The Finetta cameras were built by Kamerawerk Peter Saraber, later Finetta-Werk, in Goslar, Germany, from 1947 until 1957. The company had an interesting history: the founder Peter Saraber was an electrical engineer born in Holland but during WW II he moved to Germany to be with his German wife. In 1947 he started a camera company together with a former Voigtlander engineer. The first camera was called Finette, but the name was soon changed to Finetta, apparently due to Agfa being unhappy with the -ette at the end of the name.
The cameras were relatively simple until the last model, the Finetta 99. They used simple self-built two-bladed leaf shutters, as opposed to most other cameras from that time, which often used Prontor or Compur shutters. Simple meniscus lenses were soon replaced by interchangeable ones; the lens elements were made by Staeble-Werk in M�nchen, but the lenses themselves were assembled by Saraber. Apart from the top housing, the body changed very little and neither did the film transport mechanism inside, again with exception of the Finetta 99. Production stopped in 1957.
Finette I & II
The first camera produced by Saraber was the Finette (with an 'e' at the end instead of an 'a' like later models). It was introduced in 1948 and was a simple viewfinder camera with a removable back and a single speed shutter. It came in two different flavours: the Finette I had a Fenar or Finar 43mm lens with fixed (but unspecified) aperture, whereas the Finette II had a lens with adjustable aperture, initially a Finar f/6.3, later an Achromat Finar f/5.6. Different aperture settings were marked not with numbers but with coloured dots.
The first camera by Saraber, the Finette I. This is a very early production version with a fixed focus and fixed aperture Fenar 43mm lens. For unknown reasons the name of the lens was quite early on changed to Finar, which is much more common to find.
The early version of the Finette was recognisable by the lack of a nut at the bottom to secure the back, which was held in place by a small bump on a tab at the back near the viewfinder eye piece only (see pictures further down).
The Fenar/Finar lens was a simple two-element achromatic doublet lens held in place by a spring. The camera had no sprocket wheel and the wind knob would stop after a fixed amount of rotation when winding the film. This meant that with each photo taken the distance between the frames increased, as the amount of film wound onto the uptake spool had increased. A rather unusual feature found on only few other cameras. Nevertheless, all later Finettas with the exception of the Finetta 99 had this particular wind mechanism.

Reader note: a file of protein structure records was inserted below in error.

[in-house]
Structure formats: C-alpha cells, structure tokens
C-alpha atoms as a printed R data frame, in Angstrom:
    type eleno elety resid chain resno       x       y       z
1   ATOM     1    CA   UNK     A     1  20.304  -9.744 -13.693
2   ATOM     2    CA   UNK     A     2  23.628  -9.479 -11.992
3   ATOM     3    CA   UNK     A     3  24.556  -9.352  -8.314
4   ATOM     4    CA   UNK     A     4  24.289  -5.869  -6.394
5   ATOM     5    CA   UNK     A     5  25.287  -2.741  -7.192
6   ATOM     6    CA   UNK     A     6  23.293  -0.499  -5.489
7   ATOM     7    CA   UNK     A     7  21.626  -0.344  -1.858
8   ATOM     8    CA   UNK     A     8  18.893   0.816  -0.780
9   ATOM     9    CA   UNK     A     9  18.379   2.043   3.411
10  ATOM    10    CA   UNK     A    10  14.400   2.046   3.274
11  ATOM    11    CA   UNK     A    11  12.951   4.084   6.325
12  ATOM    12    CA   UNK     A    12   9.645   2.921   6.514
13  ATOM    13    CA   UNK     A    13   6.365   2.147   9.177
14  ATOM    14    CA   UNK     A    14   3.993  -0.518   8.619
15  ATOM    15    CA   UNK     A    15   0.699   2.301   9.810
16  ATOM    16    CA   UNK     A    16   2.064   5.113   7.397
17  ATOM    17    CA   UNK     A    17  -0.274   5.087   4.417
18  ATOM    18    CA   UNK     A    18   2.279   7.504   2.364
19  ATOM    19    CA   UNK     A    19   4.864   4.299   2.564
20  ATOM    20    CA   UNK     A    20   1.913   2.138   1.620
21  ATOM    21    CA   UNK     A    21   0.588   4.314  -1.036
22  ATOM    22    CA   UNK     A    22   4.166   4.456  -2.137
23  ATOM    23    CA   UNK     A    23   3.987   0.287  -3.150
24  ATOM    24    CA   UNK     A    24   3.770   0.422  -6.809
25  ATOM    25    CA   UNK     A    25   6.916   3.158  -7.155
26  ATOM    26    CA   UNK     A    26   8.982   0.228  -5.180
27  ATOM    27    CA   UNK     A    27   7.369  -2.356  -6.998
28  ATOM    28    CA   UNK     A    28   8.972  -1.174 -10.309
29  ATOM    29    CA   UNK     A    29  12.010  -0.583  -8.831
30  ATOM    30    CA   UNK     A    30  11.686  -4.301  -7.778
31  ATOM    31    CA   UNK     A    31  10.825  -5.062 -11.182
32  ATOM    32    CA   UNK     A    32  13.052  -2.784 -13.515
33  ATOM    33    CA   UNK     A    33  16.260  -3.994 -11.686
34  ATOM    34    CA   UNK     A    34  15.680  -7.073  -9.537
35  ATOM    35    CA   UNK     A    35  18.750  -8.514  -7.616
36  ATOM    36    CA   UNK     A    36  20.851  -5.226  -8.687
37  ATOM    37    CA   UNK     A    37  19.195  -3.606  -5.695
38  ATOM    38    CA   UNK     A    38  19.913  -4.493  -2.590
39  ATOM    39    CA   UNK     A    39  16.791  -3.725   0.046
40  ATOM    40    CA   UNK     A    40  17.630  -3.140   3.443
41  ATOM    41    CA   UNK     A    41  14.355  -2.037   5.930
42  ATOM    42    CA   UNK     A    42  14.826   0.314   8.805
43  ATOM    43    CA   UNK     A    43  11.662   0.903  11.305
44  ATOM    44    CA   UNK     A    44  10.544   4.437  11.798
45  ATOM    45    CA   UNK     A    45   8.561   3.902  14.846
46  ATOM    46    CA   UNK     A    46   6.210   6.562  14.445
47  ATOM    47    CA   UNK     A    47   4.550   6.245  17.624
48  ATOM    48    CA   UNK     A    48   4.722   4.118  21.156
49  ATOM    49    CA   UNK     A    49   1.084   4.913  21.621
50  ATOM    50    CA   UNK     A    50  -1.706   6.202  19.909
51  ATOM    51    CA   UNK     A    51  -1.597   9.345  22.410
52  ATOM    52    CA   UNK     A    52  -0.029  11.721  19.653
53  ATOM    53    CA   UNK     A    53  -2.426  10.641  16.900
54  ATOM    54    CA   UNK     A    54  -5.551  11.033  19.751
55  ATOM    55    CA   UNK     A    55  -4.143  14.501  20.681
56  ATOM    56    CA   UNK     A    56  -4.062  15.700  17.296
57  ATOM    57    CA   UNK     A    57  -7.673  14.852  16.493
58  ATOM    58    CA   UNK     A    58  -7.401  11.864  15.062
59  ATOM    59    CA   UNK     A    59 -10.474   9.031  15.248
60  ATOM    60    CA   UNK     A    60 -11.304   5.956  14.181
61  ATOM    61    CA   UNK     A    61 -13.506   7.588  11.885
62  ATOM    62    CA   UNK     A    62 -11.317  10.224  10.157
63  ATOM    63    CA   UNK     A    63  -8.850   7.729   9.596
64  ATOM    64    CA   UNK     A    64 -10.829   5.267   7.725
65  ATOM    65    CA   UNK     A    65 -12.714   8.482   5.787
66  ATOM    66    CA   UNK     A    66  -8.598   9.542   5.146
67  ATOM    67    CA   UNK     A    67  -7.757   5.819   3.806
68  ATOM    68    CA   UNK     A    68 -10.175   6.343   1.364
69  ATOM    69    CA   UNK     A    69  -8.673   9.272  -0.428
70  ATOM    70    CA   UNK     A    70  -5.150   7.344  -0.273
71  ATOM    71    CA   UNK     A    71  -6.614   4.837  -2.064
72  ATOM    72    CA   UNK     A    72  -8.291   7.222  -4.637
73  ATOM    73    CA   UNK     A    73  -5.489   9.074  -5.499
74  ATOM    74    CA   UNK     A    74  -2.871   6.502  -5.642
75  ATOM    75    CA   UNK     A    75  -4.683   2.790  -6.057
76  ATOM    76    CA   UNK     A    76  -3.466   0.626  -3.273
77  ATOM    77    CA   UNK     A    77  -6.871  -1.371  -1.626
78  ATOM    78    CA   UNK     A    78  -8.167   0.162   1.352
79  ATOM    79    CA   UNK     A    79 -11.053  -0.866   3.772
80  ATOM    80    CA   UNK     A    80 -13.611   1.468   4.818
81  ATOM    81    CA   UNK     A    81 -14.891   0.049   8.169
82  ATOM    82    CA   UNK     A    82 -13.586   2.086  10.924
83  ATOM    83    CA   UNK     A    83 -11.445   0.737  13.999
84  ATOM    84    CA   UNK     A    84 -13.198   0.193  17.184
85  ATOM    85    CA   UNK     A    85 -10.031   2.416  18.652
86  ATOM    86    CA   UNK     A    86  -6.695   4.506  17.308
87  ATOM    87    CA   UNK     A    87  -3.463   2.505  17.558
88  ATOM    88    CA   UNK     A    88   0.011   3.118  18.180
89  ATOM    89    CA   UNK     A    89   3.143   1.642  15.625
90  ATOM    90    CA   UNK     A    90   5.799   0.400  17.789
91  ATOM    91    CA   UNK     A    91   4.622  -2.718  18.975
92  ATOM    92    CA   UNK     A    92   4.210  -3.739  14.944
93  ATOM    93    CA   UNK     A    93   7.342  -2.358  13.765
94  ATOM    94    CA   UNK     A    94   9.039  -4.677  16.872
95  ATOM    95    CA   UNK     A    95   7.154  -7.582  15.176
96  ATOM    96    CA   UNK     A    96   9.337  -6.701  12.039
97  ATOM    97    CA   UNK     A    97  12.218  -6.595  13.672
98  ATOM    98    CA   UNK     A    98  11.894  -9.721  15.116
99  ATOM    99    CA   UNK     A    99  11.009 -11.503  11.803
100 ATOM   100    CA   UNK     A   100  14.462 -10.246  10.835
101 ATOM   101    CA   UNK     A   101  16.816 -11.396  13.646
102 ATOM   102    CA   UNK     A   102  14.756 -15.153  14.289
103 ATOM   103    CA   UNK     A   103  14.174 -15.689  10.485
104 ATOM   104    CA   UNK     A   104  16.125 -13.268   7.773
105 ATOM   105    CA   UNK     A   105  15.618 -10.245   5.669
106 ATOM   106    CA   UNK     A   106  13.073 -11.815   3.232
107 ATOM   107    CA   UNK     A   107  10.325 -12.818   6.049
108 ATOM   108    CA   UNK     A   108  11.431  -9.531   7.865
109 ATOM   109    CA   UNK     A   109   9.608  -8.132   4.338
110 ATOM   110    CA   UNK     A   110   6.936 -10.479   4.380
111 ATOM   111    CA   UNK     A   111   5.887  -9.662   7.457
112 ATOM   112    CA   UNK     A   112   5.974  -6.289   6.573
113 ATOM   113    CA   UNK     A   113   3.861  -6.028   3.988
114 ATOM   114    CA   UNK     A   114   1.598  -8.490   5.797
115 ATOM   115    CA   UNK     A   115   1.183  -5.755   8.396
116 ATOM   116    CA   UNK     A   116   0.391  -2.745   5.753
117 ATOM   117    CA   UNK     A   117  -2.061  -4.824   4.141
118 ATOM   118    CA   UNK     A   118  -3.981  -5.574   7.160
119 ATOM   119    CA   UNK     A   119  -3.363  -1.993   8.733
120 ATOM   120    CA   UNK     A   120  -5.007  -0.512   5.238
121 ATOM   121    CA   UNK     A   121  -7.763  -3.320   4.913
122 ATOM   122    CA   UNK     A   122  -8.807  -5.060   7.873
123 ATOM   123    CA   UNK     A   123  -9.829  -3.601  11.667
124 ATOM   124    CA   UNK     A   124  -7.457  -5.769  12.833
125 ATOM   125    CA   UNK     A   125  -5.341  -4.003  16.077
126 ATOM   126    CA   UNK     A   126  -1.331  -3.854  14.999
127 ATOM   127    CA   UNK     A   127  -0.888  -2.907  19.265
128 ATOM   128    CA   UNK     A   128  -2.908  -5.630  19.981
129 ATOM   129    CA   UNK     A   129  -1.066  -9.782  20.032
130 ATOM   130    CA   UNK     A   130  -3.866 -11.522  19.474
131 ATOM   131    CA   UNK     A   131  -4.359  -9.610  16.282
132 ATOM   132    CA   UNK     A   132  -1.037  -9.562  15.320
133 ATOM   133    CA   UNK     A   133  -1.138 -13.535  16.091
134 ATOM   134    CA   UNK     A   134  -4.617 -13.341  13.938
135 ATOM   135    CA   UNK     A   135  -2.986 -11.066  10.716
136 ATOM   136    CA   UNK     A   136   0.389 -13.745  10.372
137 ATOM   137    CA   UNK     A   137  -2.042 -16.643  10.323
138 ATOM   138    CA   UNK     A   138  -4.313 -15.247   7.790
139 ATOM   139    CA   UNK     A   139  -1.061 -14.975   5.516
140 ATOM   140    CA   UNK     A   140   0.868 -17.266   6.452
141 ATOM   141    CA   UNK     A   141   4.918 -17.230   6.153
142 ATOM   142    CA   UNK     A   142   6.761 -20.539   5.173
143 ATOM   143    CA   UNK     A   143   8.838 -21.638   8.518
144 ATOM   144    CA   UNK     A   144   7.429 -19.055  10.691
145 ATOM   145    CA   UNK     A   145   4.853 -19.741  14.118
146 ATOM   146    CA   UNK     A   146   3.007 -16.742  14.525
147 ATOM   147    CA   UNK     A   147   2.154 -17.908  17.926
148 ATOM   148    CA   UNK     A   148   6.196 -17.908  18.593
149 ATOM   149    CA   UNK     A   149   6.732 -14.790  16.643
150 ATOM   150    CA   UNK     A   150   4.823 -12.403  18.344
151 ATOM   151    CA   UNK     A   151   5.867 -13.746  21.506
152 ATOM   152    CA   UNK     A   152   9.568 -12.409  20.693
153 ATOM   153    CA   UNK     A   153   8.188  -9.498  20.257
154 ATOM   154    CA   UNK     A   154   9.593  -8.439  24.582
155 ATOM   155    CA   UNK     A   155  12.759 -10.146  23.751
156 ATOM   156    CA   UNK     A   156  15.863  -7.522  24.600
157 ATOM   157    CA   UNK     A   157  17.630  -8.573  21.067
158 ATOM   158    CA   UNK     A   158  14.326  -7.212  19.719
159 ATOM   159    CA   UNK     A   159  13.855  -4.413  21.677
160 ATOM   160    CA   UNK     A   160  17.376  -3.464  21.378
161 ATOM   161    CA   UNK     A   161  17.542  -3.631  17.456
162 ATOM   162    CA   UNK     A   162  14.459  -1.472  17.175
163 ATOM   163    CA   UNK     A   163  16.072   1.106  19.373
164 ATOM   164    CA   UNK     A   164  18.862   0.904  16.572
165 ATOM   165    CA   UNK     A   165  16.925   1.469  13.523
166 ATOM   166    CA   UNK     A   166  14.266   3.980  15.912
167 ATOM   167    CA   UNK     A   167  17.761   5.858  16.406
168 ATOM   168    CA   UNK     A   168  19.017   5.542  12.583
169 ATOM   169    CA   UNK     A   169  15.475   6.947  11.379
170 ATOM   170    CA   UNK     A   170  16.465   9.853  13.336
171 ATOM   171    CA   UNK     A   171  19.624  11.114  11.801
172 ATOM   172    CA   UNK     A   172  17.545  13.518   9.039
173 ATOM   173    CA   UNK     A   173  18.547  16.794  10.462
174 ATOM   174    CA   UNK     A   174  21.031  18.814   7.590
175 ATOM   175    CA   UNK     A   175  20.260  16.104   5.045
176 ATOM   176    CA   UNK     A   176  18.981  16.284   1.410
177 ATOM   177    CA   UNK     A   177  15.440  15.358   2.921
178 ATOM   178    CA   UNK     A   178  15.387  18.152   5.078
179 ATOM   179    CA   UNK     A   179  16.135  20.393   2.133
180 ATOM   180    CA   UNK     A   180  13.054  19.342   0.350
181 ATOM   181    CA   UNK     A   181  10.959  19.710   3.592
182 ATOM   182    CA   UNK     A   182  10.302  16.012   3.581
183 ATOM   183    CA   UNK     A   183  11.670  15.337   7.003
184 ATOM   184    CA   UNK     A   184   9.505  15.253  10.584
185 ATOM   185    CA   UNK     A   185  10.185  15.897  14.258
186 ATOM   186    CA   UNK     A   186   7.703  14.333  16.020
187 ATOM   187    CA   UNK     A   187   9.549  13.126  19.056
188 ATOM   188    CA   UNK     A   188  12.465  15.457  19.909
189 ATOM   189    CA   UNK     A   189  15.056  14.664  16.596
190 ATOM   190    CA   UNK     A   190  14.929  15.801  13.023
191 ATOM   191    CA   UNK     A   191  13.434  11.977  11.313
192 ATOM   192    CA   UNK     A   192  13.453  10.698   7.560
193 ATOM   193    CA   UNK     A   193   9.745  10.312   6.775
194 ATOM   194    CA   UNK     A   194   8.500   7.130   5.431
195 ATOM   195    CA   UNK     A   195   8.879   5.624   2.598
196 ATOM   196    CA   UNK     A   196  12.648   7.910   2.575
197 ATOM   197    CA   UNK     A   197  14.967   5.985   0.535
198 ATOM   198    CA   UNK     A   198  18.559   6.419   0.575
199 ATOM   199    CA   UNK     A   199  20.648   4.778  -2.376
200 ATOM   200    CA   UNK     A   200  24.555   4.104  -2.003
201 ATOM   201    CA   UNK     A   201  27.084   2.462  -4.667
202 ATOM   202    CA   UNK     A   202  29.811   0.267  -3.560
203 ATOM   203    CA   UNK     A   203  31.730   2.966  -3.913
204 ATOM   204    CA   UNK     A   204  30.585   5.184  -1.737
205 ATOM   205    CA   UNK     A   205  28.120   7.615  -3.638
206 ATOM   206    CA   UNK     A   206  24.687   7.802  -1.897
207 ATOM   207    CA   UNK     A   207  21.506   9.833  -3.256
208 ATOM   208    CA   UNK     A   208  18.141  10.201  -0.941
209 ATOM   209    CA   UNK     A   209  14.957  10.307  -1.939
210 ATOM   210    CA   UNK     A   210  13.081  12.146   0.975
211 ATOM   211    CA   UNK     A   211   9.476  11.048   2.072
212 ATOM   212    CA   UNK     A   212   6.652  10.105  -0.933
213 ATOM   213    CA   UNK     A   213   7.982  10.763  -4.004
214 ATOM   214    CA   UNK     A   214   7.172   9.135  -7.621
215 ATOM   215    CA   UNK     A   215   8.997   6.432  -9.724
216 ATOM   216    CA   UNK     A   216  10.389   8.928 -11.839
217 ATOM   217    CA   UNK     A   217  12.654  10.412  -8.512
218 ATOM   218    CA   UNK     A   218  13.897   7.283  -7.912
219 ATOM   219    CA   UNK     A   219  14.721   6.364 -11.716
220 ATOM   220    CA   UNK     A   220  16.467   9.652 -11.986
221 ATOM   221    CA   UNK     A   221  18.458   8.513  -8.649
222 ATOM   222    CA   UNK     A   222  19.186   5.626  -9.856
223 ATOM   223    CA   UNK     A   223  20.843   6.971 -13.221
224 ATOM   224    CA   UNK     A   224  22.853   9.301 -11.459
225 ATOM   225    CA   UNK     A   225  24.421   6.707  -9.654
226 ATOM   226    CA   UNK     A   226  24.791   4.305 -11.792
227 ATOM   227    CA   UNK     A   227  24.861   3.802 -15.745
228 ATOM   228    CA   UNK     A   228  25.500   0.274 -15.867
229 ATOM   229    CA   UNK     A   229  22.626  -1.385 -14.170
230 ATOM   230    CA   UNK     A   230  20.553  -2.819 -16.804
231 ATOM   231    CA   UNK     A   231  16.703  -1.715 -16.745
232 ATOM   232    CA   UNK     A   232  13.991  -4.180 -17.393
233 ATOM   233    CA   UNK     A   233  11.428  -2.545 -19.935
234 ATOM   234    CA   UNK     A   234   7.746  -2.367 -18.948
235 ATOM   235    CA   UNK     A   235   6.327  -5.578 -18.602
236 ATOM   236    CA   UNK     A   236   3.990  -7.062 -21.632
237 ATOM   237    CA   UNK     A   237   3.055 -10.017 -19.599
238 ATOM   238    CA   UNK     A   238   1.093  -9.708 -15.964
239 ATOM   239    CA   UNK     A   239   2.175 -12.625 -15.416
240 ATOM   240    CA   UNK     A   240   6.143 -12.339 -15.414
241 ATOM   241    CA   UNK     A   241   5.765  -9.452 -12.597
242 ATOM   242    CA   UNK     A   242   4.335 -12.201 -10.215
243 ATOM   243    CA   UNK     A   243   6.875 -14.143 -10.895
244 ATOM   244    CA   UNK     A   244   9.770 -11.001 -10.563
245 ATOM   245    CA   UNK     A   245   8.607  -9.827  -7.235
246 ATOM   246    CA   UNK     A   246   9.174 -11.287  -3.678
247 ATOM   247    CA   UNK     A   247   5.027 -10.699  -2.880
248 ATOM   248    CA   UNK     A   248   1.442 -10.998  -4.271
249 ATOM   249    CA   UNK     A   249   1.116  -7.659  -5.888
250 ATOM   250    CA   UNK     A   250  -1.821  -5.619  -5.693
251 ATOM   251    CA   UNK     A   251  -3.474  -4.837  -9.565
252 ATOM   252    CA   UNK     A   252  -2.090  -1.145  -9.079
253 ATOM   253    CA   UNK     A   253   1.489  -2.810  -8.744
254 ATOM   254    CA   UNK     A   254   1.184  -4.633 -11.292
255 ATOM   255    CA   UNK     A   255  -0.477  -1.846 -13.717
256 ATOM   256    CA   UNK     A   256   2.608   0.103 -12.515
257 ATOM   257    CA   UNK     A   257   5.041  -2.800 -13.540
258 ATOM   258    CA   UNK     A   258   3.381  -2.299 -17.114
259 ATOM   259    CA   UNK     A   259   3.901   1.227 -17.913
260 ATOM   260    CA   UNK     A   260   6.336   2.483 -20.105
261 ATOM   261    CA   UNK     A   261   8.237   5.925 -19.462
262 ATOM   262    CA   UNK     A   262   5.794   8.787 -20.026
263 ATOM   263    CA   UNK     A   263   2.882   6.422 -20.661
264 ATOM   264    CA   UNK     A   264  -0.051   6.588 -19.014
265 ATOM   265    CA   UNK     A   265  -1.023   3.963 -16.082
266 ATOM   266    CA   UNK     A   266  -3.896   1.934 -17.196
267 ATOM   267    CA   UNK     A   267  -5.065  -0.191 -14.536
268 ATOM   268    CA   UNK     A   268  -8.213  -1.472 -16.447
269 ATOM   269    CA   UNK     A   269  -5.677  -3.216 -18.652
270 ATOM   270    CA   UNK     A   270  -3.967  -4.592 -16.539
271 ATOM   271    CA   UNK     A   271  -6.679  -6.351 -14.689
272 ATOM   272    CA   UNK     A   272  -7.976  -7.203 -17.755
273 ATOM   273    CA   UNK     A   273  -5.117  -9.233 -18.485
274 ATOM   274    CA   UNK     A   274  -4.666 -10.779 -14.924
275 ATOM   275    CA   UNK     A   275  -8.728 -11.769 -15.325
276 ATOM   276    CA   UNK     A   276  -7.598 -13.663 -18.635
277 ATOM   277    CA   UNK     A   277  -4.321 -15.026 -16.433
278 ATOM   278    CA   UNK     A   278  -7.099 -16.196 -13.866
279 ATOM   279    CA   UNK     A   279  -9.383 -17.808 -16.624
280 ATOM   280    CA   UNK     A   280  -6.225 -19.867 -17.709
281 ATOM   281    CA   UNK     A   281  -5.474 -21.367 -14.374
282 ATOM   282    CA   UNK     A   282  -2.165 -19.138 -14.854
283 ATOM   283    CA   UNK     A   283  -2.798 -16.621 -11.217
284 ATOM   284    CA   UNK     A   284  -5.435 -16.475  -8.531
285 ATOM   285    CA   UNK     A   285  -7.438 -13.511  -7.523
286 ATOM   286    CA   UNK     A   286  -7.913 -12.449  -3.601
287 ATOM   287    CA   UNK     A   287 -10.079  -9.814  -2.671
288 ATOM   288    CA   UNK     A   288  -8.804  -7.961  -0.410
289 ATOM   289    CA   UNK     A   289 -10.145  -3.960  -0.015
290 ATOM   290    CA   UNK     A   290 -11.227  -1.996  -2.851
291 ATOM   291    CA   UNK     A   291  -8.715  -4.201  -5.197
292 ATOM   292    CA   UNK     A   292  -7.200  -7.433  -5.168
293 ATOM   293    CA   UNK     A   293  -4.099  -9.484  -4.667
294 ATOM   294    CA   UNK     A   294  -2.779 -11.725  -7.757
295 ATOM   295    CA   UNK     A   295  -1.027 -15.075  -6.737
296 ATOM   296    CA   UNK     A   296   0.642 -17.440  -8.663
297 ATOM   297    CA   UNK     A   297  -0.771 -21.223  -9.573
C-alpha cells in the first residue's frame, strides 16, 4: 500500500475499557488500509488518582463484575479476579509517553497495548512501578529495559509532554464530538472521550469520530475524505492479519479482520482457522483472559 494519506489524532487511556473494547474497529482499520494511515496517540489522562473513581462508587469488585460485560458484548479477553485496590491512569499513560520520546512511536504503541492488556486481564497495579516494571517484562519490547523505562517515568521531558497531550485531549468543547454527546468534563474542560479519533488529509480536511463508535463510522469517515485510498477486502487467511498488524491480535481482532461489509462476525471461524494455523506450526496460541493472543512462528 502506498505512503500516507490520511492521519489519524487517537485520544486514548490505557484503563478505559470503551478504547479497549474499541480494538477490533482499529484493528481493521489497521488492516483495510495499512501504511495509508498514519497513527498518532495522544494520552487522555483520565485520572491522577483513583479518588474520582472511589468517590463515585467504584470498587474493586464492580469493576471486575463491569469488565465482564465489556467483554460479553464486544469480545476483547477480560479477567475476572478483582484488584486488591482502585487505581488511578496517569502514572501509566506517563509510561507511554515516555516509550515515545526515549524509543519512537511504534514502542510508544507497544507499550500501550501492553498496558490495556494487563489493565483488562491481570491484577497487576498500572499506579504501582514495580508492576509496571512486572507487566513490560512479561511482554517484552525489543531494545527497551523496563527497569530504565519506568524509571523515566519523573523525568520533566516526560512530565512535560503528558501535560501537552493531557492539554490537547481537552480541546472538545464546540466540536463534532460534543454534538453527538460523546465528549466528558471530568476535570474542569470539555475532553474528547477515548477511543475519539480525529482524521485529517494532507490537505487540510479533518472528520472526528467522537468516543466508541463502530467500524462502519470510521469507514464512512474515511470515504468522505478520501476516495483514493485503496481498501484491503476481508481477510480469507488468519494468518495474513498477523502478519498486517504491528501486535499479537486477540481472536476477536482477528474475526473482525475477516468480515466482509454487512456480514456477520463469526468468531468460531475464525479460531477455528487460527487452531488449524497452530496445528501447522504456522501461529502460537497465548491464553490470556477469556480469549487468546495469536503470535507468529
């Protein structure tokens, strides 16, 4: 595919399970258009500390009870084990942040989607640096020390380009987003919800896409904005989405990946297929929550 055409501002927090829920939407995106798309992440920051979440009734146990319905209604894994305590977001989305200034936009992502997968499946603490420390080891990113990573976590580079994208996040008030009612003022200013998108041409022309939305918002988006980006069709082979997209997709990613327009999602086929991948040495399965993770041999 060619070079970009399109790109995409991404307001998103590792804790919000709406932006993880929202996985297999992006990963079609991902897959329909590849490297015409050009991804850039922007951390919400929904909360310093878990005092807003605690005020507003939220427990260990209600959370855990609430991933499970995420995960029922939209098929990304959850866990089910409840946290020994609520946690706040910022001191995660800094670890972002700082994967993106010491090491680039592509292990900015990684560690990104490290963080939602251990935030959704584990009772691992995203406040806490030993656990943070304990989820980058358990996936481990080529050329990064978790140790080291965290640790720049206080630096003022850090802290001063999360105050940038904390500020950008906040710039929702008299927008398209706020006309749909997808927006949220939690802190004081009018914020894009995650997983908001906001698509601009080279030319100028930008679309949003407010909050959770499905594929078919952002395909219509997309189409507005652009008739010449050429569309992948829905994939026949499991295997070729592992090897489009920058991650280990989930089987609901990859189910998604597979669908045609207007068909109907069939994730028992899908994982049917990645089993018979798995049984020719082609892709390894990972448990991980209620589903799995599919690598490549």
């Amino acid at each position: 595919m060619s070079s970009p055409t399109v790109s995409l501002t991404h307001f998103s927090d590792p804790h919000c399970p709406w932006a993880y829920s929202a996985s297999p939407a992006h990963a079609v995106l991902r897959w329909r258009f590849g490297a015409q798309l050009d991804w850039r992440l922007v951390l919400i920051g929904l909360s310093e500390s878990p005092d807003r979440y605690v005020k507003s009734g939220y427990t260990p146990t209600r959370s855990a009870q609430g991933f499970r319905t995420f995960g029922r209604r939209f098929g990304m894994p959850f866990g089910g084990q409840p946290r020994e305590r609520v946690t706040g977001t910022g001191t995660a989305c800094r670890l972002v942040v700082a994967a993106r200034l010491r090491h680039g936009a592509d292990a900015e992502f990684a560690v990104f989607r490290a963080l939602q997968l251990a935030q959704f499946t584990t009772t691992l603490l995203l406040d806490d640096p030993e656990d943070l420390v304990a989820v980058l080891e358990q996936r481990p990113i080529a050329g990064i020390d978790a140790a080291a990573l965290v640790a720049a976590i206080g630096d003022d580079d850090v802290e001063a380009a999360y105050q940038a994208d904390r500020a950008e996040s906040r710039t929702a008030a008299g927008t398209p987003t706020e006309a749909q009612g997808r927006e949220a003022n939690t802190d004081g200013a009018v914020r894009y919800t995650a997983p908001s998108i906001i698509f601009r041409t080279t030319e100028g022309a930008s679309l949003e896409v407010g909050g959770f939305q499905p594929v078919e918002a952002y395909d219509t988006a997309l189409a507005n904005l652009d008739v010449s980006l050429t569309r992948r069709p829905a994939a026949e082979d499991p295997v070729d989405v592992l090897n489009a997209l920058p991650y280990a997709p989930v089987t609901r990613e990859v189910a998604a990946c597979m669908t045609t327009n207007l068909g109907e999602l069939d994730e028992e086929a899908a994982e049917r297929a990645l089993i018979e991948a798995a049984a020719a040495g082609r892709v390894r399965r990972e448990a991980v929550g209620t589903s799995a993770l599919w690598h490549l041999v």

As mentioned above, early on in the production of the Finette I the lens name was changed from Fenar to Finar, without any obvious change to the lens itself. This change happened somewhere around body# 1400-1600, so assuming body numbering started at 1000 (I've never seen lower numbers), only a few 100 of the Fenar version were made.
The camera did have a mechanism to avoid double exposures. After pushing the shutter release button to fire the shutter, the shutter button would stay down until the film was wound forward, at which point it would pop up again.
A patent for this camera was obtained by Peter Saraber in October 1949 and can be found here (in German).
An early version of the Finette II with Finar 43mm f/6.3 lens. It had an adjustable aperture indicated with coloured dots (see under Finetta II below), but was otherwise identical to the Finette I.
This Finetta I with Finar 43mm lens almost certainly started its life as a 'Finette', as it shows all the features of one above, except the last letter of the name on the front. A collector friend mentioned that after the name change from Finette to Finetta, Finette cameras that were returned for service or repair had the name badge updated. This is what probably happened to this example.
Several changes were introduced during production of the Finette models. For example, as mentioned earlier, on the early Finettes shown above the back could simply be pulled off, whereas on later production (from around serial# 7000) the back of the camera was released by turning a knob on its bottom. The early Finettes also missed the Leica-style remote release connectors of the later ones. Various other small changes are detailed below. Note that because the name of the camera was changed to Finetta at some point (with an 'a' at the end instead of an 'e') and name badges were changed in the factory when cameras were send in for repair, many former Finettes can be found with Finetta name plates.
A late production example of the Finette I with Achromat Finar 43mm lens (see text for details of changes during production).